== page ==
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Posted On February 11, 2019 Accident Tips & Prevention
Anyone who lives in the northeast knows that winter can be dangerous. Low temperatures, snow storms, and ice are all commonplace but unpredictable, which is why we have compiled a list of important winter safety tips.
One of the biggest challenges drivers face when snow starts to fall and temperatures drop is black ice. Black ice occurs when water freezes on an asphalt road, which makes
ice difficult — if not impossible — to see, oftentimes sending motorists careening off the highway.
There are a few steps you can take to drive safely on black ice.
When possible, avoid driving altogether in these weather conditions. This is safer for you and other drivers who need to be out on the roads.
Some drivers ignore the snow on the roofs of their cars when they head to work in the morning, but this puts them and other motorists at risk.
There are many ways that snow on the roof of a car is dangerous.
Clearing cars of snow can also prevent fines, as failing to do so is illegal in New Jersey, Pennsylvania, and many other states. In some cases, merely having snow on top of the car can warrant a fine, while other states only issue fines in the event of a injury.
Cold air brings more than just snow and ice: it also leads to the spread of illnesses like the flu. There are many reasons why the flu spreads quickly during the winter months.
Knowing the causes of illness can help prevent flu symptoms and other illnesses during winter weather.
Even the best footwear can’t guarantee to protect pedestrians from slippery sidewalks. At best, these falls leave an embarrassing bruise. At worst, falls on icy sidewalks can break limbs or cause brain damage and skull fractures.
Homeowners and business managers need to follow the local ordinances for clearing pedestrian walkways. While the city is in charge of major roadways, the responsibility falls on individuals to clean up the sidewalks.
Failing to keep a sidewalk clean can lead to steep fines from the local government. It also puts the lives of local residents at risk, which can lead to lawsuits. Always keep a clean walkway, no matter how much snow is expected.
Frostbite occurs when the human body starts to freeze from the cold. Ice crystals form in your veins, blocking the flow of blood. Anyone is susceptible to frostbite, but it most often affects people with poor blood circulation. Frostbite is most common on the fingers, toes, cheeks, and nose. In severe cases, it can lead to gangrene, and an amputation may be the only treatment option.
One of the main symptoms of frostbite is numbness, which means that many people don’t realize they are developing frostbite until it is too late.
To prevent frostbite during the winter months:
In the winter, it’s tempting to stay inside and turn up your thermostat to stay warm However, many conventional heating methods also put homeowners at increased risk of fire or carbon monoxide (CO) poisoning.
Fortunately, there are steps you can take to stay safe.
Follow these guidelines and practice carbon monoxide safety to help your family stay healthy throughout the winter. You can stay warm and cozy without putting your home at risk.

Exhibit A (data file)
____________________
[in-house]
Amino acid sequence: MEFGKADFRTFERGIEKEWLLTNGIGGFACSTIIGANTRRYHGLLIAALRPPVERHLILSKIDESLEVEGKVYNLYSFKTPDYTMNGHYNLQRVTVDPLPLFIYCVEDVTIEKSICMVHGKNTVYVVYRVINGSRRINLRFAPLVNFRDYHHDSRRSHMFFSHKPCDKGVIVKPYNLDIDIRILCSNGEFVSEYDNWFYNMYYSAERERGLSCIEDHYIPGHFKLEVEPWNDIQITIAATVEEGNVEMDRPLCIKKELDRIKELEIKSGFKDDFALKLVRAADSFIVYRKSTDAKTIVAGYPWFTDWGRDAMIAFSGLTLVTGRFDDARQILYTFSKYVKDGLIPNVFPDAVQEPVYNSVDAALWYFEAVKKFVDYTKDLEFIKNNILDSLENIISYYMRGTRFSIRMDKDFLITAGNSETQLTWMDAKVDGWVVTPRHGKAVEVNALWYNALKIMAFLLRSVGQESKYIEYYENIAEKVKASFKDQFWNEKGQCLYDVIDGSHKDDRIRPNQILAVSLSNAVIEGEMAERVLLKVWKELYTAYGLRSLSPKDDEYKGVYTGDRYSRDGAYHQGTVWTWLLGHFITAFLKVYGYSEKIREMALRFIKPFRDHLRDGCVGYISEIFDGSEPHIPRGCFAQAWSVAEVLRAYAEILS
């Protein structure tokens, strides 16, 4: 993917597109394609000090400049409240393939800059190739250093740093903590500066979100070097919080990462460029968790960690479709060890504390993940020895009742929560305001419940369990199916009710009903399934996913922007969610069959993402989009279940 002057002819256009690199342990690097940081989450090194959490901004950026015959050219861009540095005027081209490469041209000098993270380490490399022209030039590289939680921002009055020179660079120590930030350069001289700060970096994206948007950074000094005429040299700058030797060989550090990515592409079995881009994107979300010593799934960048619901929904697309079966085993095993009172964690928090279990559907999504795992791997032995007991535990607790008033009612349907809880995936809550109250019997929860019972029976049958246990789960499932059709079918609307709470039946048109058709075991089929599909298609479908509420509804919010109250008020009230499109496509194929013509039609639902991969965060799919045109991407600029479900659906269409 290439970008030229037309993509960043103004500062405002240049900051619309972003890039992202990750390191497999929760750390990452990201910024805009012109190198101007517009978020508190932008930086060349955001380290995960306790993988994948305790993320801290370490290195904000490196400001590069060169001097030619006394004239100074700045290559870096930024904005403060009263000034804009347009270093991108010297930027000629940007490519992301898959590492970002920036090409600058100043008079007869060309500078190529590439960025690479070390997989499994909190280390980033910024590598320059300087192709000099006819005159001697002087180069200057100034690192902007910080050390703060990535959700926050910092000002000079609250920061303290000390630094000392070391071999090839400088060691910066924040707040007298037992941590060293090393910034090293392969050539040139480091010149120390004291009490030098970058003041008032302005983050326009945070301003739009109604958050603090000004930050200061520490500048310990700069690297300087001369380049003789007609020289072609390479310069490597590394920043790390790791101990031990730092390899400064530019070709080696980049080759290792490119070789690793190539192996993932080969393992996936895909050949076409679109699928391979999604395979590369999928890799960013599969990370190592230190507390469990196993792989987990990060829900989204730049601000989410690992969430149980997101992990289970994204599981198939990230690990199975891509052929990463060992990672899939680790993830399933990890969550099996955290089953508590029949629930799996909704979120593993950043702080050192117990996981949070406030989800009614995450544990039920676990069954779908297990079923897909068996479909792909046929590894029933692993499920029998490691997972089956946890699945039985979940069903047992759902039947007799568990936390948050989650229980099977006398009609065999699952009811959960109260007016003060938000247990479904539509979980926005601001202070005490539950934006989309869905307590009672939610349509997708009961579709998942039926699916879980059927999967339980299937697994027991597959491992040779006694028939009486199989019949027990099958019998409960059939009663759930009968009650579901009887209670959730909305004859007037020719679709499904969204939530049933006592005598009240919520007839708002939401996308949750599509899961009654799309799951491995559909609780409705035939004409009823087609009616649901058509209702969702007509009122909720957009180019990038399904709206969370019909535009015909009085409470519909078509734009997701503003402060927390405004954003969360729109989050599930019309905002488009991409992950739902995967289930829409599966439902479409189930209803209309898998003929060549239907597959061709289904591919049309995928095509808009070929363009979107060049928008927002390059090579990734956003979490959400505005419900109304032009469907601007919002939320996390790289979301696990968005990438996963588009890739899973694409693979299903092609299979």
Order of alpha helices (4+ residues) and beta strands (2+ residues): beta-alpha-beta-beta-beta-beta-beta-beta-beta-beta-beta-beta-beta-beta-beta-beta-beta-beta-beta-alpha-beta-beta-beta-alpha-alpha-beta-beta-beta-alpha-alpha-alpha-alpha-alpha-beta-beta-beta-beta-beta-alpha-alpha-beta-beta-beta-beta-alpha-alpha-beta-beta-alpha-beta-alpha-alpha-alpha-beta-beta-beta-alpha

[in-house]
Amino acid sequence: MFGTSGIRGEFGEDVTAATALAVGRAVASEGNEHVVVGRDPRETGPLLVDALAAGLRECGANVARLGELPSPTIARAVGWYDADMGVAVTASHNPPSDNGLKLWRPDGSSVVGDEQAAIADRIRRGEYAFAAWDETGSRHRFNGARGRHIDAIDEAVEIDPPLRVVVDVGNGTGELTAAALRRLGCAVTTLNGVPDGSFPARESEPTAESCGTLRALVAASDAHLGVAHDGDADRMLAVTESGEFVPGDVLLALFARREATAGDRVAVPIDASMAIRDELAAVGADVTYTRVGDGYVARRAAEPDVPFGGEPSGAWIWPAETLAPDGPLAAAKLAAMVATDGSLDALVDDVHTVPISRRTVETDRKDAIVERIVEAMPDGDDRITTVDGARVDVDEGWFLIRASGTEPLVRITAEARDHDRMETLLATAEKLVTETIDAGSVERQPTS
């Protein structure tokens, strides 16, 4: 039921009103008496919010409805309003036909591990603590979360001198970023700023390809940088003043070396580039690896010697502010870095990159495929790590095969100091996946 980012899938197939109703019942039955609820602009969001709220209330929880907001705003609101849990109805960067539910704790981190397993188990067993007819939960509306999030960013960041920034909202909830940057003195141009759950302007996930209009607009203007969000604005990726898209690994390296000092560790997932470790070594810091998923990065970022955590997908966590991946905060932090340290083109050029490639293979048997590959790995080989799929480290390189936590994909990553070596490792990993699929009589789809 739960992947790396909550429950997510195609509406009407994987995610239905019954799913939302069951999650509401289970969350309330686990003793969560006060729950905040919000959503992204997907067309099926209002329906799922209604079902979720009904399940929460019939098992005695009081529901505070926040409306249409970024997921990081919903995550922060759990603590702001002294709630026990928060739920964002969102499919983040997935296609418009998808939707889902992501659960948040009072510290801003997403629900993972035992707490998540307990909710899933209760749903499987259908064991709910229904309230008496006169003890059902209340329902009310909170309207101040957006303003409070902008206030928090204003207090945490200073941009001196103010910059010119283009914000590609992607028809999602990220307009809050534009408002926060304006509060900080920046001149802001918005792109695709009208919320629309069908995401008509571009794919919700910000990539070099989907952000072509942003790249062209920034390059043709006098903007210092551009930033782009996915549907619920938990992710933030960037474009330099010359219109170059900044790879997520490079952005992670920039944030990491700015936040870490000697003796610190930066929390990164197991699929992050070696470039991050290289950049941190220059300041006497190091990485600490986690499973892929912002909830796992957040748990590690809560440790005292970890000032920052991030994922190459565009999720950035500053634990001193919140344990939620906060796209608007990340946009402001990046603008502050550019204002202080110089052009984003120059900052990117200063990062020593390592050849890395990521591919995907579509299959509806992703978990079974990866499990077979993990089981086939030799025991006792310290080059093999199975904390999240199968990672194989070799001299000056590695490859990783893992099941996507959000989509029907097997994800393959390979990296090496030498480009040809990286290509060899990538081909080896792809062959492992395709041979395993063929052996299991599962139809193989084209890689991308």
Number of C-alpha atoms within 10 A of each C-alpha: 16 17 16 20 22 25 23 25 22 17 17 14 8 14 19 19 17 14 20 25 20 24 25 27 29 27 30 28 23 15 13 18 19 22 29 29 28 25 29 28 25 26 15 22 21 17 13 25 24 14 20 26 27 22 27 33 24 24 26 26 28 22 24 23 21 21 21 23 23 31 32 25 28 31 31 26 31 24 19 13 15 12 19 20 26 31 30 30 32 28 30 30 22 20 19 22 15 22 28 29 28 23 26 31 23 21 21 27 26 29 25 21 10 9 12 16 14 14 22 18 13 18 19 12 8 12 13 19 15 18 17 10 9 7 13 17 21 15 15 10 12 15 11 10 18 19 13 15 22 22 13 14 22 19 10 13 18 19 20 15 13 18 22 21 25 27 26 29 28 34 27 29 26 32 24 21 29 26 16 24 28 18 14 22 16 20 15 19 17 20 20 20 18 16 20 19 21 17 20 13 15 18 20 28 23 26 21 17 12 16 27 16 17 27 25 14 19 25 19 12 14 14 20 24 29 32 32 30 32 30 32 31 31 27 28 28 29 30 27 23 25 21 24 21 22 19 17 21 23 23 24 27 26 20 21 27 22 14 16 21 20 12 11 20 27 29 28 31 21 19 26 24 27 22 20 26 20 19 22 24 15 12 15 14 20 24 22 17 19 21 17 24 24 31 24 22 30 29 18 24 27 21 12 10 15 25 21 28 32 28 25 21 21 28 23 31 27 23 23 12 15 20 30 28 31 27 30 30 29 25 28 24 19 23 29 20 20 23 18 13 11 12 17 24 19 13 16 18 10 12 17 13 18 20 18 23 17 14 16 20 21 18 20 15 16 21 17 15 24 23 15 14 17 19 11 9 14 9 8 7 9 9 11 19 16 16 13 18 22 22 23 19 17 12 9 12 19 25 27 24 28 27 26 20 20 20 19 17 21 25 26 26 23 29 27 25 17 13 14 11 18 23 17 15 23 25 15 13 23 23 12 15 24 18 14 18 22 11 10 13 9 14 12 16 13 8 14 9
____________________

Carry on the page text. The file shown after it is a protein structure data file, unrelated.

When you think of dehydration, it is easy to picture hot sunny days where we need a steady flow of water to cool down. However, dehydration is just as possible during the winter as it is in the summer. During winter months, sweat evaporates faster than it does during the summer. Even if you are doing outdoor activities like exercising or shoveling the driveway, you typically don’t notice the loss of moisture and forget that you need more water. Plus, you are less likely to reach for a cool glass of water during cold months when you want to heat up instead.
When the weather gets cold, make an effort to stay hydrated and keep up with the same fluid intake as the summer months. The human body works harder in the winter to keep warm and carry heavy winter clothes. One way to stay strong and healthy is with extra fluids keeping your systems going.
With every snowfall comes the melt, which means water pooling around the house or getting tracked inside on our shoes and clothes. This might just seem like a cleaning nuisance, but it can actually become hazardous. Anyone can slip on the water and fall. A small bump can turn into a bone bruise or fracture that takes months (and several expensive doctor’s visits) to heal.
There are a few things you can do in your home to keep it safe and clean.
For many people, more snow means more time spent shoveling the driveway. If you don’t shovel the snow immediately, it can refreeze and become a dangerous block of ice. However, shoveling isn’t always easy. On average, more than 70,000 people have a shoveling-related injury bad enough to lead to a doctor’s visit each year, according to the Consumer Products Safety Commission. While snow might seem light and fluffy, it can do serious damage to your body.
To prevent pulled muscles from snow shoveling,
It’s easy to miss the sun in the cold winter months, but just because it isn’t warm doesn’t mean it’s gone altogether. Sunburn can occur any time of the year, even when the sun is weaker during the winter months. When you are outside for longer periods of time, you are at risk of getting sunburn on any parts of your exposed skin.
Winter sunburn is often called “snow-burn,” because the sun reflects off the white snow and harms your skin.
There are a few ways to protect against sun or snow burn.
The winter is a dangerous time, and it is important to stay informed and be prepared. Some accidents are impossible to avoid, but some are easily preventable with a little foresight.